Spanish robotics sector: situation and prospects

Spanish robotics sector: situation and prospects

  • For years, only great corporates have been able to afford cost-reduction Today, cost reduction can also drive modernization and re-industrialization of SMEs, the backbone of the industrial fabric.
  • Service robotics is the key sector where market is expected to see a commercial boom.


One of the principles of tech sector, a constant repeated over and over almost like a mantra, is that we are witnessing the birth of the so-called 4th Industrial Revolution, and Spain is no exception to it.

We are high up in the ranking of countries with the highest ratio of industrial robots per number of employees. According to the latest survey carried out by IFR (International Federation of Robotics), Spain ranks 11th globally and 4th at European level, only after Germany, Italy and France.

The biggest part of the robot stock is in the automotive industry, followed by metallurgic, plastics, chemical and food.

However, a survey carried out by SEPI Foundation (organization attached to the Spanish Ministry of Finance) showed that only one third of Spanish industry companies used robots during the 2014-2016 period. How’s that possible?

The difference between data provided by IFR and those published by SEPI Foundation lies in the fact that the former looks at units installed in the four main sectors, which are dominated by big corporates, therefore resulting in a high number of robots. Data from the SEPI survey, however, are drawn from the overall number of industry companies, of whom one third are SMEs. It is precisely in this market niche (small and medium companies) where the use of this technologies has great potential.

Democratization of robotics

In this revolution, there are two technologies that stand out above the rest:

  • Cobots, collaborative robots with industrial capacity and designed to work hand in hand with humans.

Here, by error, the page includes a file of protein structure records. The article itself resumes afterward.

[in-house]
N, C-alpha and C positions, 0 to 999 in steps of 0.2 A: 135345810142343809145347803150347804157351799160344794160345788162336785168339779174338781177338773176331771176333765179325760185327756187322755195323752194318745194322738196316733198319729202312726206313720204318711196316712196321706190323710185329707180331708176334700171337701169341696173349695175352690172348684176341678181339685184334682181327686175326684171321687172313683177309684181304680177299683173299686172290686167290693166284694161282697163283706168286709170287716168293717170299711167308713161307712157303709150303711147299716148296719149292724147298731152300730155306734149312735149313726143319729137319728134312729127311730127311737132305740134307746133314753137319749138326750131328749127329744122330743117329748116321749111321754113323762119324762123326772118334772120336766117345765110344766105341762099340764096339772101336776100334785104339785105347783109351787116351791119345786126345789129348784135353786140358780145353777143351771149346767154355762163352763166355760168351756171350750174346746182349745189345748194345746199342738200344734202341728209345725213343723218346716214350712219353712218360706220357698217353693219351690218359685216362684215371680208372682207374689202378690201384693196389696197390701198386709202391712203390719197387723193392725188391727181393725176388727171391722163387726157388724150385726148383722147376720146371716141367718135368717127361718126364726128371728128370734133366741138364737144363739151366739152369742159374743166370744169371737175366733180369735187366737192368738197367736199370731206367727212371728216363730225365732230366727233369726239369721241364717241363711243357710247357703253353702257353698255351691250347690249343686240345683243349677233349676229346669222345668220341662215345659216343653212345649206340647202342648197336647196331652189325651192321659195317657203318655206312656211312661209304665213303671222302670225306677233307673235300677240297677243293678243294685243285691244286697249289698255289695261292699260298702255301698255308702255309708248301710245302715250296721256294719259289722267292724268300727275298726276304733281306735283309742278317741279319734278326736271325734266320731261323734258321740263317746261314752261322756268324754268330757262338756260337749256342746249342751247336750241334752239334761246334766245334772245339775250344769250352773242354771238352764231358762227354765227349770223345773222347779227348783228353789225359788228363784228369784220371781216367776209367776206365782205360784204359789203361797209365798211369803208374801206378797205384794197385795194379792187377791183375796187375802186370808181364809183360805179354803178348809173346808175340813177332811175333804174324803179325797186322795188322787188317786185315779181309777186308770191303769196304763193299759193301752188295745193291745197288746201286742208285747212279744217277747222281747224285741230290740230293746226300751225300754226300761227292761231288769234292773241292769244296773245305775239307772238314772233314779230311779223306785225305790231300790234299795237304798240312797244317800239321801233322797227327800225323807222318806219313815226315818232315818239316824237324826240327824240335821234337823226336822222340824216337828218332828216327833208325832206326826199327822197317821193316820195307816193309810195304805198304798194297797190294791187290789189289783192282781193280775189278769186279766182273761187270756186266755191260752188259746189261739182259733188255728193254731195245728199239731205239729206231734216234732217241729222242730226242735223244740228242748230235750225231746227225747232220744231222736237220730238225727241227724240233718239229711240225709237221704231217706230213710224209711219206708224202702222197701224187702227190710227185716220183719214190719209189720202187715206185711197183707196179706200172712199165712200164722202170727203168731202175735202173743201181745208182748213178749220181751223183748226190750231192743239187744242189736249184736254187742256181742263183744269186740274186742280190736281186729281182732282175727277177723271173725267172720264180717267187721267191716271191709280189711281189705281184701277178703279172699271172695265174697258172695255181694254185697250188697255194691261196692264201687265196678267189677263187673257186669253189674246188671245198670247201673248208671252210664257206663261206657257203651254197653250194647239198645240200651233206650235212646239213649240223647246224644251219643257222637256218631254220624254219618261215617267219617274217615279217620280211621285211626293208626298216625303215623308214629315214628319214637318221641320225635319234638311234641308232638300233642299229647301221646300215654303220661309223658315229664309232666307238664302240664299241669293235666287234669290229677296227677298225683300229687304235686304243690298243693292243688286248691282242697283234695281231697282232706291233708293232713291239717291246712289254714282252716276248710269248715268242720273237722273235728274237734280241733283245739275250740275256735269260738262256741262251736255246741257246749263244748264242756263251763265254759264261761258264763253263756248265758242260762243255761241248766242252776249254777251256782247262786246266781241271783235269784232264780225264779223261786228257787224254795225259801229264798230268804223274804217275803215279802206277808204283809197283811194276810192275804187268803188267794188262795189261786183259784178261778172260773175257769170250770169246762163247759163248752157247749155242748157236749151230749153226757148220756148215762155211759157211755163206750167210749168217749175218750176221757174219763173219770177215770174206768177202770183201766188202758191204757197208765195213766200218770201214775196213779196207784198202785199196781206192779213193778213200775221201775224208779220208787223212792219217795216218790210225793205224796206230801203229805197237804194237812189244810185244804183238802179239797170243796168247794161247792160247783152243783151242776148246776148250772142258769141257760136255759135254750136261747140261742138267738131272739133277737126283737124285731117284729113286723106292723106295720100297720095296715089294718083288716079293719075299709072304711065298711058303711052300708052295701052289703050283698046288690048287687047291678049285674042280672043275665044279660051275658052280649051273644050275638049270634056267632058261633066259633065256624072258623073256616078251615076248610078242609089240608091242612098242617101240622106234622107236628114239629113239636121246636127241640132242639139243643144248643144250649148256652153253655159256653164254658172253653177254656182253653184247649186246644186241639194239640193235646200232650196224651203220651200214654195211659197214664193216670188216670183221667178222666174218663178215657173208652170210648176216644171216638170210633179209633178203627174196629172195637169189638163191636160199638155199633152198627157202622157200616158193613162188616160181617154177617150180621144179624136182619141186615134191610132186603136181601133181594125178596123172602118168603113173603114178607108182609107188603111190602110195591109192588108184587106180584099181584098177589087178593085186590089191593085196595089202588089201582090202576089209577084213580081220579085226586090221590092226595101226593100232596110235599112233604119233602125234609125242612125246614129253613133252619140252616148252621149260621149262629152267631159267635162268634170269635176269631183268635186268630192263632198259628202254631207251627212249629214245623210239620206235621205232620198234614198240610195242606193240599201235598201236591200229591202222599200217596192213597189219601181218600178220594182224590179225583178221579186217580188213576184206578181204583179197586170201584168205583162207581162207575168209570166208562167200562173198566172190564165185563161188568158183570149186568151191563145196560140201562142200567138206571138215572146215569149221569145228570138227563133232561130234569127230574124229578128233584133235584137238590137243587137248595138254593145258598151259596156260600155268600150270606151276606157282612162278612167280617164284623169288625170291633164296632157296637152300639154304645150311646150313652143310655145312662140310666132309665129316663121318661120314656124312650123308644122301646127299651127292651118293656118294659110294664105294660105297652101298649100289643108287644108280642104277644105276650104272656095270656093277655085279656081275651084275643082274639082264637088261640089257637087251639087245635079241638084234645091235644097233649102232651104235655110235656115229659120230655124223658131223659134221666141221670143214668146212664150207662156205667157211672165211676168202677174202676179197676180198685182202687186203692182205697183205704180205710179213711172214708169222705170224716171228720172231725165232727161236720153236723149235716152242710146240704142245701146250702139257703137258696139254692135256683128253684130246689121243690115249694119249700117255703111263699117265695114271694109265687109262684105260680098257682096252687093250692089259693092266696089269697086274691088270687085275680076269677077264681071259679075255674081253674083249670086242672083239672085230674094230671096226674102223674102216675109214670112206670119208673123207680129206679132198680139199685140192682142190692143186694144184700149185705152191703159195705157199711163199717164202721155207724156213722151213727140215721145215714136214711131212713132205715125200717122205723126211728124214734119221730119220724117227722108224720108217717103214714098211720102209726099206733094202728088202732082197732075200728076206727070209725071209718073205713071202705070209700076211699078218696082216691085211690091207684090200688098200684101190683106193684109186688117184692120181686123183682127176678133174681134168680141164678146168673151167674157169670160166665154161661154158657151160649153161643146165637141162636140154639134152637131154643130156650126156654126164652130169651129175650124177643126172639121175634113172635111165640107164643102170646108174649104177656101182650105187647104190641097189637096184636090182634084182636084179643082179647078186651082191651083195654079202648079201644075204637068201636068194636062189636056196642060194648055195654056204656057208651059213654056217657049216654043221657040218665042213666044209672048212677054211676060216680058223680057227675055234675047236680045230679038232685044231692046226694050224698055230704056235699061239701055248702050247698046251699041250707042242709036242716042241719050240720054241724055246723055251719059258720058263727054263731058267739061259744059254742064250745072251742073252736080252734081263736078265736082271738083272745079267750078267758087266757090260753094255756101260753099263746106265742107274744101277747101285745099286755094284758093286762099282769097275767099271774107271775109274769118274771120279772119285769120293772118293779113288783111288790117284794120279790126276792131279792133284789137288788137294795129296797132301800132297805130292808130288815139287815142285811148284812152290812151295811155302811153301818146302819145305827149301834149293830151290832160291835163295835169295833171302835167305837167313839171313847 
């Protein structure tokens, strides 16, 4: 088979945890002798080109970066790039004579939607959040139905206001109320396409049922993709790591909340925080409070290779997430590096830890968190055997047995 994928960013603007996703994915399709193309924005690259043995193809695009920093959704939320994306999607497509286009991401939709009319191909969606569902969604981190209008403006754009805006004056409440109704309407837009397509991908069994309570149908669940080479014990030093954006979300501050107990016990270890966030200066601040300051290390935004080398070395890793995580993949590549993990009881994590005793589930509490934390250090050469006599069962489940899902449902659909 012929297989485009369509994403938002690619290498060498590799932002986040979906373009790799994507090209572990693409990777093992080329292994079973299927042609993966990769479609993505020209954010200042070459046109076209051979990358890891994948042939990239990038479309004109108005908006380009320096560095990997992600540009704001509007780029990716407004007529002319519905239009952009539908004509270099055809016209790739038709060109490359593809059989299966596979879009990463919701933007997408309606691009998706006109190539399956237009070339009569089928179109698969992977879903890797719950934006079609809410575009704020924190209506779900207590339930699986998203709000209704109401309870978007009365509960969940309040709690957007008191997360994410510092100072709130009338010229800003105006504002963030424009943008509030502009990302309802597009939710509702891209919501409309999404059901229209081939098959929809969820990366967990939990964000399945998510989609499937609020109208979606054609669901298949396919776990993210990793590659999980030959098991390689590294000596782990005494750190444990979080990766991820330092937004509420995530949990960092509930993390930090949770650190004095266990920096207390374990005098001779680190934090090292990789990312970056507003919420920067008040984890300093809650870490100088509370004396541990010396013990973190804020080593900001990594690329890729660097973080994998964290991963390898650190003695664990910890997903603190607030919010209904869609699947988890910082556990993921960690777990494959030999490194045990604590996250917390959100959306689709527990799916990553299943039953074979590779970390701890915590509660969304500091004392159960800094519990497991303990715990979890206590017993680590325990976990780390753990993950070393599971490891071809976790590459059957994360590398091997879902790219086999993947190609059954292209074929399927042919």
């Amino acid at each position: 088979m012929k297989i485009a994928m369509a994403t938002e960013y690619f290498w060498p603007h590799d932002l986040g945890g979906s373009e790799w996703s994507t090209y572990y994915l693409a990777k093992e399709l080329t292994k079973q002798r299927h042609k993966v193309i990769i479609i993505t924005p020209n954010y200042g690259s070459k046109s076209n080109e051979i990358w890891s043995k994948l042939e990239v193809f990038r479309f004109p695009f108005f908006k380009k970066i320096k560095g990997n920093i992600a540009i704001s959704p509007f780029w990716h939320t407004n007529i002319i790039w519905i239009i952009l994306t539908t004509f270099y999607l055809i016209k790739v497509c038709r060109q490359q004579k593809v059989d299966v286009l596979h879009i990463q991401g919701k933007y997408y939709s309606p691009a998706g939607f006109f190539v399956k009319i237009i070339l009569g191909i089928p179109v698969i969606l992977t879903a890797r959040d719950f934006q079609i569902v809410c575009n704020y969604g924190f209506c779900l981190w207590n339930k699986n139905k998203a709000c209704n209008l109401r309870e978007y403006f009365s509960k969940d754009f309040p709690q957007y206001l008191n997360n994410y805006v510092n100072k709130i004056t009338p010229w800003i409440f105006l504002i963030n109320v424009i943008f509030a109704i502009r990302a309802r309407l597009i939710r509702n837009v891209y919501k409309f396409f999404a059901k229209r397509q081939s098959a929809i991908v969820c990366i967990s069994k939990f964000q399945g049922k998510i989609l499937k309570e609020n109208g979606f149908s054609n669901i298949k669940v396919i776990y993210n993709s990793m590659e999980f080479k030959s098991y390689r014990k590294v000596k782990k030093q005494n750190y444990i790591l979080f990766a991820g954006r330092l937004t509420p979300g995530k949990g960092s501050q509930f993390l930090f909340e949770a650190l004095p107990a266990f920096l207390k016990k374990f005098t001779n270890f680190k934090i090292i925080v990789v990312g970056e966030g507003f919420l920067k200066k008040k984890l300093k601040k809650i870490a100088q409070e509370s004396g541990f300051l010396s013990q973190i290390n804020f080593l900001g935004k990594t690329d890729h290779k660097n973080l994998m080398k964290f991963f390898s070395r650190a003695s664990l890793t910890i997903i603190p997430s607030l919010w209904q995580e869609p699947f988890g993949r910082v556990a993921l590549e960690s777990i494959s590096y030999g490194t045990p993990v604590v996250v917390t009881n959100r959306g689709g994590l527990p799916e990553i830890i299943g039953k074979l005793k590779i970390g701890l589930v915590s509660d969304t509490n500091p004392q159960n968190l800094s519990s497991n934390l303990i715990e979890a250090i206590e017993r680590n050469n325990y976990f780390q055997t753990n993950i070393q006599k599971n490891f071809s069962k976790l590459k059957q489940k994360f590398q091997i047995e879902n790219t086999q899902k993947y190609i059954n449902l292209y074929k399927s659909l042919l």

• Autonomous mobile robotics, also with collaborative skills and several purposes such as: in-factory intralogistics transportation; warehouse management; workers’ assistance and, as shown by latest developments, a combined use with cobots which allows to perform operations in moving manufacturing lines.

However, the real game changer is cost-reduction, which, as far as cobots are concerned, yields acquisition and start-up prices that are much lower than those of their industrial brothers. This can drive re-industrialization and modernization of the backbone of the industrial fabric, leaving behind the years when only big corporates could afford robotics.

Spain stands out as a reference in these technologies.  In the case of cobots, is not the (rather low) number of manufacturers but the sheer number of companies that develop tools to give these robots the skills needed for their exploitation (artificial vision systems, palletizing, wielding, etc.).

The situation is a bit different as far as mobile robotics is concerned, for there is a high number of manufacturers in Spain and some of them are even market leaders.

Beyond the industrial environment, trends in the robotics sector are defined by the upcoming developments in the fields of aerial robotics, logistics, transportation, agro-food industries, security, infrastructure control and retail, as well as social, assistential and health robotics. It is in this new dimension known as service robotics (together with AI, 5G and the resto of the digital technologies) where the market is bound to see a real boom, something much bigger than in industrial environments.

In Spain, it is worth mentioning the great opportunity presented for the agro-food sector, where important developments are starting to take place regarding robotic system implementation.

Logistic robotics, in turn, is defined as the area that will experience the biggest absolute growth in upcoming years.

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